Comeback horse Alligator Blood’s Group 1 Stradbroke Handicap (1400m) triumph has Cambridge trainer Tony Pike hoping that one of that horse’s most notable rivals can have a similarly successful return to racing next spring.
Alligator Blood’s Stradbroke victory was his first trip to the winners circle since he took out the Group 1 Australian Guineas (1600m) in February 2020, his most notable victory as a three-year-old.
Among his Australian Guineas victims was the outstanding New Zealand three-year-old Catalyst, who two weeks previously had stretched Alligator Blood to the limit in a stirring edition of the Group 3 CS Hayes Stakes (1400m).
Catalyst has had a number of niggling injuries since finishing sixth in the Australian Guineas and has only raced once in the two years since that race.
Originally trained by Clayton Chipperfield, he was moved to the stable of Tony Pike last year when Chipperfield decided to step away from training and is now once again on the comeback trail.
“He’s obviously had a number of little issues that we’ve had to sort out along the way since he joined us, but hopefully we’ve got to the bottom of all of those,” Pike said.
“He’s been back in probably about a fortnight now, and we’ll just take him slowly into the spring.
“Just like Alligator Blood, we hope that we can get him back to something like his best.”
Catalyst looked like a potential star in the spring of 2019, winning the Group 1 New Zealand 2000 Guineas (1600m), Group 3 Northland Breeders’ Stakes (1200m), and the Group 2 Hawke’s Bay Guineas (1400m).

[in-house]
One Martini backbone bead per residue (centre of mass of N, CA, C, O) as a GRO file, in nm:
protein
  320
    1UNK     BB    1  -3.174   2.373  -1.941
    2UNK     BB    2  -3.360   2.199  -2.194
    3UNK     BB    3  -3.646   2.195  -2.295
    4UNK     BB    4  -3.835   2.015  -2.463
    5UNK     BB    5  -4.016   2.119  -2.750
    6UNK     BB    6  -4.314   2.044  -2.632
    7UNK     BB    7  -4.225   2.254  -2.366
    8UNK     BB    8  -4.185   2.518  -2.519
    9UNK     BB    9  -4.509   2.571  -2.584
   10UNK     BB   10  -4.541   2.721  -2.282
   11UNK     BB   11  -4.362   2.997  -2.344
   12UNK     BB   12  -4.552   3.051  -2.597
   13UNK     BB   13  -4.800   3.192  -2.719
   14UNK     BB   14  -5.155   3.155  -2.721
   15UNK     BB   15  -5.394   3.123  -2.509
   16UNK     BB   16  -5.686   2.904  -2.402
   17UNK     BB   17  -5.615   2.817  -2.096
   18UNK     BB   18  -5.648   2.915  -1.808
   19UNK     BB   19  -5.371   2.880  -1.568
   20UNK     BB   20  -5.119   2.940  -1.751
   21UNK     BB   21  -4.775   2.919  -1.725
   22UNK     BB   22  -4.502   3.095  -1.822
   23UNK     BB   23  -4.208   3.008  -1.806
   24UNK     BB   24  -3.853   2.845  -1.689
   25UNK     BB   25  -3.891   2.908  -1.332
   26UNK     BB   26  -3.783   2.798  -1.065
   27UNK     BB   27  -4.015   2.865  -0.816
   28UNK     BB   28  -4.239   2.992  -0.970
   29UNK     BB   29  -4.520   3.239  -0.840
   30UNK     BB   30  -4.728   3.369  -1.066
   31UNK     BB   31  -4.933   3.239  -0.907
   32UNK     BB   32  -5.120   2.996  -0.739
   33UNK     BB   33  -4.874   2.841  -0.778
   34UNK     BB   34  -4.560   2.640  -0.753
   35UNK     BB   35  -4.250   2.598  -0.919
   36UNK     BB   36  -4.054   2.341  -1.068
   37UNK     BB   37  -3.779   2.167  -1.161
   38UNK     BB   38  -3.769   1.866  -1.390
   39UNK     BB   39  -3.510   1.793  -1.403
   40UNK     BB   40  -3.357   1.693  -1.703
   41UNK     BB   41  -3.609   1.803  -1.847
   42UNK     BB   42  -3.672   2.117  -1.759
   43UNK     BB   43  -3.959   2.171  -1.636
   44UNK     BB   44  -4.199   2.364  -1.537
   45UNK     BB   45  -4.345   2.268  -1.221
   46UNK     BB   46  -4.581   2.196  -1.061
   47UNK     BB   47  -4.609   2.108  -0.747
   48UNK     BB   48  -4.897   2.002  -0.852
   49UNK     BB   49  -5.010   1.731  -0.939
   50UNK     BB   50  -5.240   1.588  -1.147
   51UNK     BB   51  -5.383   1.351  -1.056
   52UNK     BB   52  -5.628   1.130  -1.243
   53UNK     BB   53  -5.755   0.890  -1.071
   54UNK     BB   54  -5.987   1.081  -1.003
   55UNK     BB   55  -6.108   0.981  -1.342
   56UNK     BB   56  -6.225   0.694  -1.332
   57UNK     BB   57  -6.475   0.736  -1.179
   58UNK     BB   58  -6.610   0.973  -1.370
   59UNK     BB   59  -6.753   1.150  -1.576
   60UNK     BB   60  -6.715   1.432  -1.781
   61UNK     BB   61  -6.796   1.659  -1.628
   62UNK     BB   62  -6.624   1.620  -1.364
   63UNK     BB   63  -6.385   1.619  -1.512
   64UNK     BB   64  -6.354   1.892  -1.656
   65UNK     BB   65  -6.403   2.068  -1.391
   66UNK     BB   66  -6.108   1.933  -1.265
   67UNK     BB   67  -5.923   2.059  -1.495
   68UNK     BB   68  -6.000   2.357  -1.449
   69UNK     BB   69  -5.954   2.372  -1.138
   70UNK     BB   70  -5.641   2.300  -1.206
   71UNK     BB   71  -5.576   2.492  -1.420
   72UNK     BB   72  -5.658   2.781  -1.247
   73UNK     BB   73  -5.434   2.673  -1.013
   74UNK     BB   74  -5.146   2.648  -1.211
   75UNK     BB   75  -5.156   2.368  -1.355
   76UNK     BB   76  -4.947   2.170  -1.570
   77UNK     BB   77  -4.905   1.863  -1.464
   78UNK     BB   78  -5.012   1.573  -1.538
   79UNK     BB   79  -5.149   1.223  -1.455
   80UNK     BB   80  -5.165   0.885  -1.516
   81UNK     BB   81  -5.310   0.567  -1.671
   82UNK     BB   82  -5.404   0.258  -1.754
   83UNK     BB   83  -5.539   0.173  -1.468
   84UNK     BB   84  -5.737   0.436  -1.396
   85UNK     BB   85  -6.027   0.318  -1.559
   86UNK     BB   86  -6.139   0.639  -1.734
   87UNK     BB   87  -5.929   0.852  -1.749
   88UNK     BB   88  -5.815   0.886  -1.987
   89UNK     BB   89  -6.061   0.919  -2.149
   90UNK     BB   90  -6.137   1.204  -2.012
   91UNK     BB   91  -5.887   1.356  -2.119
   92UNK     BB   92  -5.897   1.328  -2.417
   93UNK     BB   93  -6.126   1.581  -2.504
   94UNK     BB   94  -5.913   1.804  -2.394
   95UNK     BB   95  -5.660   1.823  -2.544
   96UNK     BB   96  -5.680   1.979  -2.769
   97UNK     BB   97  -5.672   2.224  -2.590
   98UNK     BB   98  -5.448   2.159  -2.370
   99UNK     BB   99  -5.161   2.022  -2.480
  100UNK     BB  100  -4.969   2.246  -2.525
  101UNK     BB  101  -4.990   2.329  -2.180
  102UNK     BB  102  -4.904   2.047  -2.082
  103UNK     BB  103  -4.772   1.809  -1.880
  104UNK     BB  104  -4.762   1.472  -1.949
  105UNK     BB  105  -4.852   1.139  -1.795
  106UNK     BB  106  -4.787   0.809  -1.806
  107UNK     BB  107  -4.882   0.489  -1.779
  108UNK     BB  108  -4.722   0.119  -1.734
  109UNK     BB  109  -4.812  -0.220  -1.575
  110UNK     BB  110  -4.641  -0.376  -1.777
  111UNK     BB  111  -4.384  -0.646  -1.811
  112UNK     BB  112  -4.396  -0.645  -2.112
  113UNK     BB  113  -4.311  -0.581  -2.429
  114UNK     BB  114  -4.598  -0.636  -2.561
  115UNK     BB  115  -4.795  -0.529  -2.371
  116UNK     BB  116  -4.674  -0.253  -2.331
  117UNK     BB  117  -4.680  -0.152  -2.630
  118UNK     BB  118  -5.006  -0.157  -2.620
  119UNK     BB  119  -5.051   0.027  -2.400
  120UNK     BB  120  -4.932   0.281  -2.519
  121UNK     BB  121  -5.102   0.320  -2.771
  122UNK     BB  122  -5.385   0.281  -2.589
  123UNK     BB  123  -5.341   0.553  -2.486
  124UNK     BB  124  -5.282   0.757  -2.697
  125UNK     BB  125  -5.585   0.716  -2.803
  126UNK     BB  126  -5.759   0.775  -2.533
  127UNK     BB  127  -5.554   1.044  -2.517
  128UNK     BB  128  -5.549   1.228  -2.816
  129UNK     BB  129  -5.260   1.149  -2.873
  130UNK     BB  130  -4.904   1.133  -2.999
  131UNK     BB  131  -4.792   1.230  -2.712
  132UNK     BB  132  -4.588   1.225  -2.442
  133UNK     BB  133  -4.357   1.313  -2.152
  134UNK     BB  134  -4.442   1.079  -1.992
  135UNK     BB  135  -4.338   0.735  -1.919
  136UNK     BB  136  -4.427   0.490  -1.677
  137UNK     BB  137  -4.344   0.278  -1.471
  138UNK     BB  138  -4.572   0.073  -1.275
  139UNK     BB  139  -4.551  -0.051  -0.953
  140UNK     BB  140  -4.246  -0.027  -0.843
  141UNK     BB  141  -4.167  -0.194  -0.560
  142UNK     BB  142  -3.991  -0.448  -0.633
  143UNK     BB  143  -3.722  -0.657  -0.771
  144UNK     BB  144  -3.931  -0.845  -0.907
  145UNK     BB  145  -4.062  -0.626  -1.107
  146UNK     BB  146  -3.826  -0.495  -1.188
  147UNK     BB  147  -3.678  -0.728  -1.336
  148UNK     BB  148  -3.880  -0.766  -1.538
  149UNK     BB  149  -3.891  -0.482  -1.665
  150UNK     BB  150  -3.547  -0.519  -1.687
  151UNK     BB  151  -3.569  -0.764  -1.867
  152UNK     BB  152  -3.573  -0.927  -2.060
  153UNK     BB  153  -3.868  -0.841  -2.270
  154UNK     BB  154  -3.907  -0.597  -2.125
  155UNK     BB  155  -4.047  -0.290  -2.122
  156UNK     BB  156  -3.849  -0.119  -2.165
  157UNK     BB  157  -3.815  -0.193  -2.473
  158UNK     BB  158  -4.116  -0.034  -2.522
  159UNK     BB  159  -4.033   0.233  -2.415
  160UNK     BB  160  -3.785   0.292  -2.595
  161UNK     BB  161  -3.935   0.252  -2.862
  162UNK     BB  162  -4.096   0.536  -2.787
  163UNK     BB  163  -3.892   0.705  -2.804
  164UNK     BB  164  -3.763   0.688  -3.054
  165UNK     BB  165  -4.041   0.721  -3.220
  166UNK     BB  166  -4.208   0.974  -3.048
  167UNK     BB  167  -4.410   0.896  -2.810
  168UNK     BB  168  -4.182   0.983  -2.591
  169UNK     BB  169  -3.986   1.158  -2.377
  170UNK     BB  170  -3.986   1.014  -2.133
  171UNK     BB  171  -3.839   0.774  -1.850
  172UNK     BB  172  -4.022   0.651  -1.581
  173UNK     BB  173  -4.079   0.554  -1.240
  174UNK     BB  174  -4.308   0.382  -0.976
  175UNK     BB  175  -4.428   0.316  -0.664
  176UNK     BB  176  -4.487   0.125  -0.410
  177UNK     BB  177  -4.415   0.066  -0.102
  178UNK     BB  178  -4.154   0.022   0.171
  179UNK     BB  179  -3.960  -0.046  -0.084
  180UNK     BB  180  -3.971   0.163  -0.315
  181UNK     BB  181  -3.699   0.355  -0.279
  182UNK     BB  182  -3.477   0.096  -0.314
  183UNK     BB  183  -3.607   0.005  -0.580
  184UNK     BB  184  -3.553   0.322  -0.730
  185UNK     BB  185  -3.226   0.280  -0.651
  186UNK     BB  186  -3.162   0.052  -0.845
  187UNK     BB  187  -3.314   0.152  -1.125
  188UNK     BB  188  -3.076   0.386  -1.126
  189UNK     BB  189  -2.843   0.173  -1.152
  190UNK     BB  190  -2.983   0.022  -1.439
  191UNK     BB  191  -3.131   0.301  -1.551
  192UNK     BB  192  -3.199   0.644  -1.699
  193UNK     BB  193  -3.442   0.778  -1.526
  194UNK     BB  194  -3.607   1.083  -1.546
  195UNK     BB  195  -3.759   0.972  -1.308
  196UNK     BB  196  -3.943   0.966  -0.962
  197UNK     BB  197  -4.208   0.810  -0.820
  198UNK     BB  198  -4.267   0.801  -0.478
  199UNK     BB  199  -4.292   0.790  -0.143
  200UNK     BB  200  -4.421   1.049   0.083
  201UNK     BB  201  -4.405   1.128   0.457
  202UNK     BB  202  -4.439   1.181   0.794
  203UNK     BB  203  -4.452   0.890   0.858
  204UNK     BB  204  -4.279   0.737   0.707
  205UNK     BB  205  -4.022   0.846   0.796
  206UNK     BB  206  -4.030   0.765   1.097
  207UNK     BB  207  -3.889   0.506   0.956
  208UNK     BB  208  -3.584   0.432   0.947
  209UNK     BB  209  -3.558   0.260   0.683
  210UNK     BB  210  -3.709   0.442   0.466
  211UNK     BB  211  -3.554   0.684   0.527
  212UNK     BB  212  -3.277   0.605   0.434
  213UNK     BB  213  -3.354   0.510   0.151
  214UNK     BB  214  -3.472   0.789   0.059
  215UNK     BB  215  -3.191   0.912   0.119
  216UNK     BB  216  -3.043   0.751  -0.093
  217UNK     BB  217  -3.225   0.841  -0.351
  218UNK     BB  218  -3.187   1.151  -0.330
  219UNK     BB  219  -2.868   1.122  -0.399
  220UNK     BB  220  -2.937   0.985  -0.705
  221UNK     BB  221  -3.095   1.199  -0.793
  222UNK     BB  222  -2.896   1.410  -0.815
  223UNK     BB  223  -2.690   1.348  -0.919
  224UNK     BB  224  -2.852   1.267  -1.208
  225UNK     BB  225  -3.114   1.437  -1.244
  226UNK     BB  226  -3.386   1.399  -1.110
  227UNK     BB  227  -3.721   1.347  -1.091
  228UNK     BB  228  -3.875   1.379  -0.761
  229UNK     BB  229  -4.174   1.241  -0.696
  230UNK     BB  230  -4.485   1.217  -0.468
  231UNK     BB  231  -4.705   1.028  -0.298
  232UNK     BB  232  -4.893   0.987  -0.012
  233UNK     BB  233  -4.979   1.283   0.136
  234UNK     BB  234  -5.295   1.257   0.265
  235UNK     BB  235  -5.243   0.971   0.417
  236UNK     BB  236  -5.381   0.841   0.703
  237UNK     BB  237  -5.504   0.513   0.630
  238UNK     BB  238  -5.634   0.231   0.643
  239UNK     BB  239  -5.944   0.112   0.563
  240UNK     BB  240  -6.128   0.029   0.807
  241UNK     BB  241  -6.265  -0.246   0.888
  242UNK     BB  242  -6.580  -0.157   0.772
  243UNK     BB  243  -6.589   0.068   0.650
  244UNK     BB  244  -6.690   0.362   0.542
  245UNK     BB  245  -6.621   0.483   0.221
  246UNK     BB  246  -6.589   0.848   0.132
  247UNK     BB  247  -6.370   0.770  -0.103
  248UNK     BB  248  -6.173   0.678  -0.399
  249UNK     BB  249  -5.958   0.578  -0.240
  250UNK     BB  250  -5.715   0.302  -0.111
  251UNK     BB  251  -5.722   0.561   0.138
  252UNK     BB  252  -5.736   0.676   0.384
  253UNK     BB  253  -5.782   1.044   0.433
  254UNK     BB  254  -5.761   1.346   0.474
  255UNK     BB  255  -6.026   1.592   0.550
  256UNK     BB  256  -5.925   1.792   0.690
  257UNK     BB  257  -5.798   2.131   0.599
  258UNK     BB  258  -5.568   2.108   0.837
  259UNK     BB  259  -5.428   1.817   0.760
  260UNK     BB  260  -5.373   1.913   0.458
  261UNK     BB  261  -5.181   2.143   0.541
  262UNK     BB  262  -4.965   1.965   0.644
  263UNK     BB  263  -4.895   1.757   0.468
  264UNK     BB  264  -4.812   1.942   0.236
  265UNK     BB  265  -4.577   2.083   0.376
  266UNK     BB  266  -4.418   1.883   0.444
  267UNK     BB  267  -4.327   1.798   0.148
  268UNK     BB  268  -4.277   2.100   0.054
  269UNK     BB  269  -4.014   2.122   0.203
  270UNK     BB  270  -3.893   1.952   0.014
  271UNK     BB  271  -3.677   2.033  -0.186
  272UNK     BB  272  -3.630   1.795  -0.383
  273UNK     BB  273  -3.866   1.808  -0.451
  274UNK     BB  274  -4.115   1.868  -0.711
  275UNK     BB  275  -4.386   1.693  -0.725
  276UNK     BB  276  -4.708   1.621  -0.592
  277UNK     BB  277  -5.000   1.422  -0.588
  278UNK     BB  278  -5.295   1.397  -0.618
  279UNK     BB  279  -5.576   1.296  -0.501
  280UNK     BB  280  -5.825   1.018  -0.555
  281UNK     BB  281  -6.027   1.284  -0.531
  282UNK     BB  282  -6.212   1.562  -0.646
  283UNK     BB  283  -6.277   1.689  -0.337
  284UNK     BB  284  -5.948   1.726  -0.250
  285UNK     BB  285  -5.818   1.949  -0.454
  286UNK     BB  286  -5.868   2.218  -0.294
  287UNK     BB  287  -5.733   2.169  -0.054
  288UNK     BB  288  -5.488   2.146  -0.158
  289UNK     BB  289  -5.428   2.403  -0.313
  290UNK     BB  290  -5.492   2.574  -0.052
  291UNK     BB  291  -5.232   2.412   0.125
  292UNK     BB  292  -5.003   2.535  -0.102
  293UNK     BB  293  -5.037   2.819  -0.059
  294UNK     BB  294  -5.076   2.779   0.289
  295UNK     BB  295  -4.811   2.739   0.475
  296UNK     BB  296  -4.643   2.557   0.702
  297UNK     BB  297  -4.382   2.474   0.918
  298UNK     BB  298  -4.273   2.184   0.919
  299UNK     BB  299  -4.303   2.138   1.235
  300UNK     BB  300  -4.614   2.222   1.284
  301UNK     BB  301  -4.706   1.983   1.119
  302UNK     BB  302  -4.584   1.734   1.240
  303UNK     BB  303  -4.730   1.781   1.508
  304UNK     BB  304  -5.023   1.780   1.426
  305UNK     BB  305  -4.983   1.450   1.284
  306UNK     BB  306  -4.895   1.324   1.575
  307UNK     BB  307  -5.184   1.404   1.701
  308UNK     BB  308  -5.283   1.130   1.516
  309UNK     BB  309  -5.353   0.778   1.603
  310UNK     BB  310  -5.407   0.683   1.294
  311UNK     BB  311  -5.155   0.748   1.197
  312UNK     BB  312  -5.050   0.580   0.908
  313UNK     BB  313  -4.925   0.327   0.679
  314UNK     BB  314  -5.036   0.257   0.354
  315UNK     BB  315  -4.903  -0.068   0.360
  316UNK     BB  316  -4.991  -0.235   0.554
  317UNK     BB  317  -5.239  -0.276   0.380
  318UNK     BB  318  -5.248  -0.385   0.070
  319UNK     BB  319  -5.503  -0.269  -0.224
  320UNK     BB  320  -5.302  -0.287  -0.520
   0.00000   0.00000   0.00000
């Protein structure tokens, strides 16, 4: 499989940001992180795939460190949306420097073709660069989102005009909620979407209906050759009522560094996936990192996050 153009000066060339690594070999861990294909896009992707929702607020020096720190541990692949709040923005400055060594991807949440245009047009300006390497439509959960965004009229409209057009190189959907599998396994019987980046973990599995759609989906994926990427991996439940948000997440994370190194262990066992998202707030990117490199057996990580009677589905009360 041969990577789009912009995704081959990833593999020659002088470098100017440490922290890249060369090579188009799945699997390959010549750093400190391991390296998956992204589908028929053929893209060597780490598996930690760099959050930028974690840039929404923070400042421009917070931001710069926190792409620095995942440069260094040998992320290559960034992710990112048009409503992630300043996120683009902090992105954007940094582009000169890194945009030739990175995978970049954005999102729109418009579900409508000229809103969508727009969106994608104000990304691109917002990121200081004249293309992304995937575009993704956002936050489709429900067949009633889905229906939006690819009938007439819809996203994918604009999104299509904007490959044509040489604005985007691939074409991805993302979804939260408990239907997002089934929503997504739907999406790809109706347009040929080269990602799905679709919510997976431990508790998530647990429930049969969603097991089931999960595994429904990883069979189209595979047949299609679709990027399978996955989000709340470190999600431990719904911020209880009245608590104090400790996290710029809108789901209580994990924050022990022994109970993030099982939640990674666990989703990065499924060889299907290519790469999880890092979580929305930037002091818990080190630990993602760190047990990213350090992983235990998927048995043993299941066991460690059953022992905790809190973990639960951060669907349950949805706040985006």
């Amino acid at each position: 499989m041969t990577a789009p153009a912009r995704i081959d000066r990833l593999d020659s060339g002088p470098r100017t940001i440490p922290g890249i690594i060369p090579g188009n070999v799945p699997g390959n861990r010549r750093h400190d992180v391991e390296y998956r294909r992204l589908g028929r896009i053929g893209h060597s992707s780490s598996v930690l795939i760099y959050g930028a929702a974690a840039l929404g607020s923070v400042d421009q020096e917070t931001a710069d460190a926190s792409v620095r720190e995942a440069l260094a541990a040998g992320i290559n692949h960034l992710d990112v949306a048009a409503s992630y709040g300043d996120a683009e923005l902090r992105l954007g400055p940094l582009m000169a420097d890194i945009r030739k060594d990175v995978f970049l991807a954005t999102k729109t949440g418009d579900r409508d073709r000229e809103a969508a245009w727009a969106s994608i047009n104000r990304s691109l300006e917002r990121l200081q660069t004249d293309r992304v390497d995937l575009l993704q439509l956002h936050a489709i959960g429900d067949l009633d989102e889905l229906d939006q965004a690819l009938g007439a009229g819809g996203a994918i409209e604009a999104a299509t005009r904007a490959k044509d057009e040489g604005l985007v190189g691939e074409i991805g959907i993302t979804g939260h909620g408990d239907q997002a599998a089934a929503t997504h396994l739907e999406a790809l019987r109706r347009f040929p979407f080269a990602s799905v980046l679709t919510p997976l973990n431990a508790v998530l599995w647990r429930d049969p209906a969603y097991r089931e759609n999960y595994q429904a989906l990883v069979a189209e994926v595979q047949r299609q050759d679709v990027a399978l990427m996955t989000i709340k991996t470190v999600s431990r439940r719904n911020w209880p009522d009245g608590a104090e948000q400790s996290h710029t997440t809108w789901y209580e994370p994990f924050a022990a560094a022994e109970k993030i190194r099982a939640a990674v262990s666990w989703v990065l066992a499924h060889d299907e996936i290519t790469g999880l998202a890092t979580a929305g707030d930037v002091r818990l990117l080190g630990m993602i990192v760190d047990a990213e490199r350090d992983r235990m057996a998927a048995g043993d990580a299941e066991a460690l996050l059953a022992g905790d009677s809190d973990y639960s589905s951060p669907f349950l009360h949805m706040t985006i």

“If he gets there, it would be great, but if not, we’ll take him slowly. There would be plenty available for him over the summer months as well,” he said.
Pike is looking forward to spring after a winter of discontent in Queensland. He took his largest team yet to the carnival there but very wet weather meant he hasn’t won a race to date this winter.
“It rained for about six weeks as soon as we got there, and early on the only track we were racing on was the Polytrack at the Sunshine Coast, so we missed races, trials, and a lot of gallops,” he said.
“We pulled the pin on three of them without them having a run. It was a carnival to draw a line through.
“We’ve been there and done that before, so we’re going to regroup and no doubt we’ll be back again next year.”
The only horses Pike still has in Queensland are Letzbeglam, who finished 11th in the Group 2 Dane Ripper Stakes (1300m) at Eagle Farm on Saturday, and Bentayga.
“Letzbeglam ran well but she felt the ground on Saturday so she’ll be having a break now, while Bentayga will run Wednesday week in a Rating 78 1600m race at Doomben and then probably go to 2000m at his next start,” Pike said.
“All the others we brought them home early once a plane was available after the weanling sale, otherwise they were going to have to go via Sydney.”
Along with Catalyst, Pike will be targeting a number of his best gallopers at spring and summer racing next season.
Dimaggio and Slipper Island, who both had problems with wet tracks in Queensland, will probably lead the way for Pike in the early three-year-old races.
“They are both very progressive types and should be more than competitive in those races, while we have a number of other nice rising three-year-olds coming through,” he said.
Rapid Falls will be aimed at Cups races over summer, while his Group 2 Waikato Guineas (2000m) winner Field of Gold is likely to head to Hastings, with the Group 1 Livamol Classic (2040m) the main aim.
“He’s been back in for three weeks now. Those three races at Hawke’s Bay look ideal for him and he’s better left-handed as well,” Pike said.